• There are problem people everywhere. I do not think that the “Bernie Bros” and other intolerant people are anything but a tiny minority, but they sure are vocal. I’m really sick of them, too, and I don’t consider their talk personally all that insulting or threatening. White people of privilege do bother me, however. We have a few like that on the Clinton side but they have a tendency to be much more quiet.
      We’ll work this out. I do believe that all the Sanders people have a good point.

  2. Progressives should go with their convictions in Sen. Bernie Sanders.

    The Clintons have had too much power already.

  3. I just received a message from heaven and Marco Rubio will be defeating Hillary Clinton this fall. : )

    –Marco Rubio is the JFK of the Republican Party.

    –The electorate is not going to reward the Democratic party for stagnant wage growth.

    • Harry,

      Seriously? Marco Rubio is no JFK. He is merely a bought and paid for poser. If you are comparing his youthful looks to JFK I think your perspective is also skewed. JFK looked like a man and Rubio looks like he’s barely twenty. His entire adult life he has been supported by rich donors, who have bailed him out of his own profligate personal spending.

      • Erik,

        Exactly. He has been groomed for this. I think Cruz has as well. A while back I did a post on my blog comparing the two and their grooming. I think that Obama’s 2008 win got some Republicans to thinking: How can we find a young Latino Senator to snatch off some of the Latino vote and appeal to younger people. The problem with Cruz though it is seems he is personally rather unlikable and so my sense is the mantle will fall on Rubio’s shoulders.

        The back story with Cruz seems to be that he received some recognition in the Bush 2000 campaign even meeting and hanging out with W. When Bush won Cruz expected a high position in the administration and they blew him off. Supposedly because W. found him to be obnoxious, as did everyone else. They felt he was far too ambitious. After that, hurt, he decided to become a “rebel” and fully cast his lot with the Evangelicals and the Tea Party. Rubio, on the other hand is a more malleable commodity I think. AS a Florida resident I remember him from his days in Tallahassee as majority leader and he was to put it mildly awful.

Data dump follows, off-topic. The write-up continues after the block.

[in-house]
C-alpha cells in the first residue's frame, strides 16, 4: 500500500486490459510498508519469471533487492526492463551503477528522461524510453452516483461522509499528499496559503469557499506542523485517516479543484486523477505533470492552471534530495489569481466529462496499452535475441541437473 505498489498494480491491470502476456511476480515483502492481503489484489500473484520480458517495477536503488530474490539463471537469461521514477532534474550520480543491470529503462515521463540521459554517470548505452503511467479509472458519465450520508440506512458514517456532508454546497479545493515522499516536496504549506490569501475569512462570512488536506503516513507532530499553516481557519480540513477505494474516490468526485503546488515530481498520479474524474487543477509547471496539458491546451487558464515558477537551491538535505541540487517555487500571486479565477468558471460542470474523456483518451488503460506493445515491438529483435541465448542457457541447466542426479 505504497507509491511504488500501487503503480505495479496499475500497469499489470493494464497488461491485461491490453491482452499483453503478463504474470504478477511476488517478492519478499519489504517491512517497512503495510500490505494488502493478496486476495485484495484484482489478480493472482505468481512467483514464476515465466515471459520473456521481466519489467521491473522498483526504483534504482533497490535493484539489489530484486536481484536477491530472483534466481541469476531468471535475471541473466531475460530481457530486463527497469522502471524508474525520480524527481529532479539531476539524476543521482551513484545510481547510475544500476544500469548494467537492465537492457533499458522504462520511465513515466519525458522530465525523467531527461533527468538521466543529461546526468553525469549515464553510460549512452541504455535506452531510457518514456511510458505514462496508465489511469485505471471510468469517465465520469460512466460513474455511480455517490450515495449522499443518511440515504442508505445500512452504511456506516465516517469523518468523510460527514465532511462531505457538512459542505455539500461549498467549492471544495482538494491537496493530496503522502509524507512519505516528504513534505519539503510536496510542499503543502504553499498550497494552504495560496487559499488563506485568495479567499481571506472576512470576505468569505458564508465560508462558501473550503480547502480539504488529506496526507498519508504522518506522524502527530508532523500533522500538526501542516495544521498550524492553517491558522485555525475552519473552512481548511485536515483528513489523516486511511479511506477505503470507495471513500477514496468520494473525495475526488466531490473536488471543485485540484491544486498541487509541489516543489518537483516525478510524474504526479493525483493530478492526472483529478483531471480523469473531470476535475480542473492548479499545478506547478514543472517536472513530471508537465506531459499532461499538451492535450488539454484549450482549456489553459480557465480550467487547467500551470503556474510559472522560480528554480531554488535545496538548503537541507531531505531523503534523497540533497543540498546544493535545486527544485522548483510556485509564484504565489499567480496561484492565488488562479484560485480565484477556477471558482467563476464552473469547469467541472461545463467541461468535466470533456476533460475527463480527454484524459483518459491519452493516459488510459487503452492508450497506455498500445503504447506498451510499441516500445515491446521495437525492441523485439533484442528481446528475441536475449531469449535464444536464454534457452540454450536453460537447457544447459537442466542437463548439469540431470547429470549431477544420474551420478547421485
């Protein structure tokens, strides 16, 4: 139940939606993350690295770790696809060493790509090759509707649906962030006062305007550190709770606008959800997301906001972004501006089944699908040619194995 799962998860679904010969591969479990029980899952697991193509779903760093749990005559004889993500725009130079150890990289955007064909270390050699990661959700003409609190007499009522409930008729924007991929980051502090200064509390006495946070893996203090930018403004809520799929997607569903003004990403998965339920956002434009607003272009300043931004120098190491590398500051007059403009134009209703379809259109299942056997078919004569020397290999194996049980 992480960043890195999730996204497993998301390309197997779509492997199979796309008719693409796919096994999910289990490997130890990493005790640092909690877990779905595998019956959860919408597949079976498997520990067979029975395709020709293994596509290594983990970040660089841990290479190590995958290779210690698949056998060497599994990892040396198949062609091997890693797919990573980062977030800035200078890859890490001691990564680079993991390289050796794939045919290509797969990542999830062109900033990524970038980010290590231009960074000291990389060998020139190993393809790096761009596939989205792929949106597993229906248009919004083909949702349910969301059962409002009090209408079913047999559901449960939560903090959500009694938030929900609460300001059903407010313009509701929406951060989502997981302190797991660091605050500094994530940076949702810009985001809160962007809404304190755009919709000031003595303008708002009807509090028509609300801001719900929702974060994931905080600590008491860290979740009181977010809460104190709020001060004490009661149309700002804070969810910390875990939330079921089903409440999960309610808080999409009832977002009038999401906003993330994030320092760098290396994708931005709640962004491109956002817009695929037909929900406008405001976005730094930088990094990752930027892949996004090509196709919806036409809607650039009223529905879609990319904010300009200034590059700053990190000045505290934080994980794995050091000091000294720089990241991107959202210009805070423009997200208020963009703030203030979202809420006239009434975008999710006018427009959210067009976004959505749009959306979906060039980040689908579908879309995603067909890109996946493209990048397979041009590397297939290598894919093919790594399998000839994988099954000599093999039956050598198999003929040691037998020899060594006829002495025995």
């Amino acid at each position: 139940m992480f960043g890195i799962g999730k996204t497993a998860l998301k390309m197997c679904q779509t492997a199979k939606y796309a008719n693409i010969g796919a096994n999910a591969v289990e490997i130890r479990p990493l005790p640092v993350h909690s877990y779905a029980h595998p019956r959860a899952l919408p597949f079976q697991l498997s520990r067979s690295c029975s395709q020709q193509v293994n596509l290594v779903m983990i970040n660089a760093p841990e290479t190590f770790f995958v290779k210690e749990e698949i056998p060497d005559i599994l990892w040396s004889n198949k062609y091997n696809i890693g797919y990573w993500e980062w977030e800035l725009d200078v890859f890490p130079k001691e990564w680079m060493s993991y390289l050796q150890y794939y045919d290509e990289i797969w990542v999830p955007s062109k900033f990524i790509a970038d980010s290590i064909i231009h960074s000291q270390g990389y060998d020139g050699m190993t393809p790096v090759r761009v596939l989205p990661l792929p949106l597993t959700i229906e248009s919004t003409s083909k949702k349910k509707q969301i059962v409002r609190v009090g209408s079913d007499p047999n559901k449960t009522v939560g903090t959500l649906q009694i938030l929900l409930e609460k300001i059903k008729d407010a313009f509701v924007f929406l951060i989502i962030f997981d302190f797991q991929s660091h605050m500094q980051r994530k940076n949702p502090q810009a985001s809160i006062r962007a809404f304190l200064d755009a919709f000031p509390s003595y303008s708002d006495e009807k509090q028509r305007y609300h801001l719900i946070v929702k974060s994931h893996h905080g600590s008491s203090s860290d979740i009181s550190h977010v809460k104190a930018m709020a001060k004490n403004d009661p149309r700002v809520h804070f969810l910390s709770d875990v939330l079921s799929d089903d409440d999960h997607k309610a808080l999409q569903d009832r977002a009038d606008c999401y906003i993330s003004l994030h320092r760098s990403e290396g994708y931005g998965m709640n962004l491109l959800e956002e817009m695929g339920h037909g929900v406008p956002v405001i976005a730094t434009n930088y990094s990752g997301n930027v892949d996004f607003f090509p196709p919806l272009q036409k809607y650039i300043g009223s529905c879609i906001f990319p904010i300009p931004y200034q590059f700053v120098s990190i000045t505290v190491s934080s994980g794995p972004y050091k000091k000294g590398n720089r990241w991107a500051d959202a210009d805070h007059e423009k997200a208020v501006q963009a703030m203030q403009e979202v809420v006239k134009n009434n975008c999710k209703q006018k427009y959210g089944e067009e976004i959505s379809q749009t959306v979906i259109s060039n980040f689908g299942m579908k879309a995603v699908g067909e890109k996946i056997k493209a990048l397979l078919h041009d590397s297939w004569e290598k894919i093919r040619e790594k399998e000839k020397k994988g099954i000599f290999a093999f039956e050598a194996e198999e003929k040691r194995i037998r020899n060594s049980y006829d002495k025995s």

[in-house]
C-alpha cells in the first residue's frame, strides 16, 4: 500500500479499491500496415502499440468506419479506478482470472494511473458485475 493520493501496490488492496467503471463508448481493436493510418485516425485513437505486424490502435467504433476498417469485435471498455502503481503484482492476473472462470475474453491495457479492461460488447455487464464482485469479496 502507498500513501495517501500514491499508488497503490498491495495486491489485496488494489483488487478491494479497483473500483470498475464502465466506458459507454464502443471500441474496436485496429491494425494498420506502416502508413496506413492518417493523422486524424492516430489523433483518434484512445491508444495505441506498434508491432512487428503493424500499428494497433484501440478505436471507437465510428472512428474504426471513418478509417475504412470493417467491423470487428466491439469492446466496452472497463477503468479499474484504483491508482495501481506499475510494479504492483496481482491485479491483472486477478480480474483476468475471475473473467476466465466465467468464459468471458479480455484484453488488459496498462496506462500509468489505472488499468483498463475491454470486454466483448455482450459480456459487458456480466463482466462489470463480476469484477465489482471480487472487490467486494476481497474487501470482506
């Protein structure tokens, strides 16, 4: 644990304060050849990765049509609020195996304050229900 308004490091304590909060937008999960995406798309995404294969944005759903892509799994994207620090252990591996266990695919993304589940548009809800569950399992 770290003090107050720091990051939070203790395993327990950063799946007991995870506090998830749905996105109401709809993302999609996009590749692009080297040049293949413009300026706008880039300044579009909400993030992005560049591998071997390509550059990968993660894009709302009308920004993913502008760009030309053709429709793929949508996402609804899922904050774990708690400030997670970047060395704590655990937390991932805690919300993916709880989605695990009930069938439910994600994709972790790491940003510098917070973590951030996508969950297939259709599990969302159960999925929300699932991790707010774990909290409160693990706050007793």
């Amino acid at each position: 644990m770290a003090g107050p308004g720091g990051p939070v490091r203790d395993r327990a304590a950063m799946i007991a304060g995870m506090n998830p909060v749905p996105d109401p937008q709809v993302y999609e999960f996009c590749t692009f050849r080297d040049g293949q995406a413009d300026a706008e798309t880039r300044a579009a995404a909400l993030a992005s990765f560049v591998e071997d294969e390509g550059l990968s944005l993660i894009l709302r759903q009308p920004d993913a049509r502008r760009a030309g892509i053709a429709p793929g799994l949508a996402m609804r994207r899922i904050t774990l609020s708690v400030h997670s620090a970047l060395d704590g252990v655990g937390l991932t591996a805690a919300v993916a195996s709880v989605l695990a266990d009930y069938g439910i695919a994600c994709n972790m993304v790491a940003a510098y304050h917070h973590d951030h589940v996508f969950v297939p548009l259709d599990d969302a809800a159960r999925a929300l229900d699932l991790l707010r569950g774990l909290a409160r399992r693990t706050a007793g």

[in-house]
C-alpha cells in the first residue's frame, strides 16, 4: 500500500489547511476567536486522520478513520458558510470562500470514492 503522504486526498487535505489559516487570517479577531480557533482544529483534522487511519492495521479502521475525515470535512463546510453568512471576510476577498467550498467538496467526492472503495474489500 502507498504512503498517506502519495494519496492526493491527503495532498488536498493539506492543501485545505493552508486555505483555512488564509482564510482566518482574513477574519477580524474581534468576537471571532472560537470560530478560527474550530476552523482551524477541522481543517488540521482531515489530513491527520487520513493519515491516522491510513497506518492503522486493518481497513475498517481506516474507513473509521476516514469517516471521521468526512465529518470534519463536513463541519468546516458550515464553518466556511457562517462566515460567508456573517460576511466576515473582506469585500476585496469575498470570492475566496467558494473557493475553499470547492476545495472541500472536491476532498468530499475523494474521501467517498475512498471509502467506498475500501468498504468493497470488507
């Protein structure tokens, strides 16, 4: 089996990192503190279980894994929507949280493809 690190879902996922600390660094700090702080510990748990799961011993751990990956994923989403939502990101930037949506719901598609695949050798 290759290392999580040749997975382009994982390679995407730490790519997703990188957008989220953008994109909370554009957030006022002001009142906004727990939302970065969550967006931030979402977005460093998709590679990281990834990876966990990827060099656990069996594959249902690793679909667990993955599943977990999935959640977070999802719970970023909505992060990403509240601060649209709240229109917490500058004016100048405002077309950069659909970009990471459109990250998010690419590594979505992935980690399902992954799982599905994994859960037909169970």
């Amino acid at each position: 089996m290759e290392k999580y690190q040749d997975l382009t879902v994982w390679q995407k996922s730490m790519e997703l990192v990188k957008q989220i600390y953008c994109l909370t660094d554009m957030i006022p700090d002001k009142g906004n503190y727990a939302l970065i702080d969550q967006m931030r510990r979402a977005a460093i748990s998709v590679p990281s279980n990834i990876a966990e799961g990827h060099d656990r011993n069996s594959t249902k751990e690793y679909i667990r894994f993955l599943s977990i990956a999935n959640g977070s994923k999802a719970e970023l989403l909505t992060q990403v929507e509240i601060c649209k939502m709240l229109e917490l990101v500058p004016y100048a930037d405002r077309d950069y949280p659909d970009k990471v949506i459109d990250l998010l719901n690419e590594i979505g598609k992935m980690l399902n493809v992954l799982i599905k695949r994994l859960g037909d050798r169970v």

4. I have to say you highlighted a few things for me but still missed the mark. Yes I am a die hard Bernie supporter and nothing will change that opinion. First and foremost I don’t see his ideas of healthcare for all as a huge step. There are many a Republican that have proposed something along what he states. Donnald Trump, John Kasich, are both on board for a single payer system and John is calling it medicare. Beyond that most are avidly for adding healthcare options and removing borders for insurance companies adding voucher programs. I am not for Hillary on this because her stance of doubling down on ACA which has no Republican support baffles me. So its not a stance of more progressive in this area. At least to me its a point where Hillary has just missed the mark besides the fact that ACA does nothing but hurt the middle class.

    I tend to agree with your ideas around money and incremental vs large steps to some degree. The place where we probably don’t agree is that while Bernies steps are huge they would get watered down in Washington. He has a record of working across those lines and we have talked about that before. I don’t see that he will pass everything he wants as he states at all. I do see that their is a war between the 1% and the rest which has been happening for a long time. The corruption in Washington is exactly what caused the Republican party to shift. It’s well documented and a known fact. The idea that Hillary is some social justice person and Bernie is lacking their I find odd. Hillary has a much worse rating in every area on social justice, but it’s still decent. I just see her as a better sales woman and possibly the fact that she is a woman for that.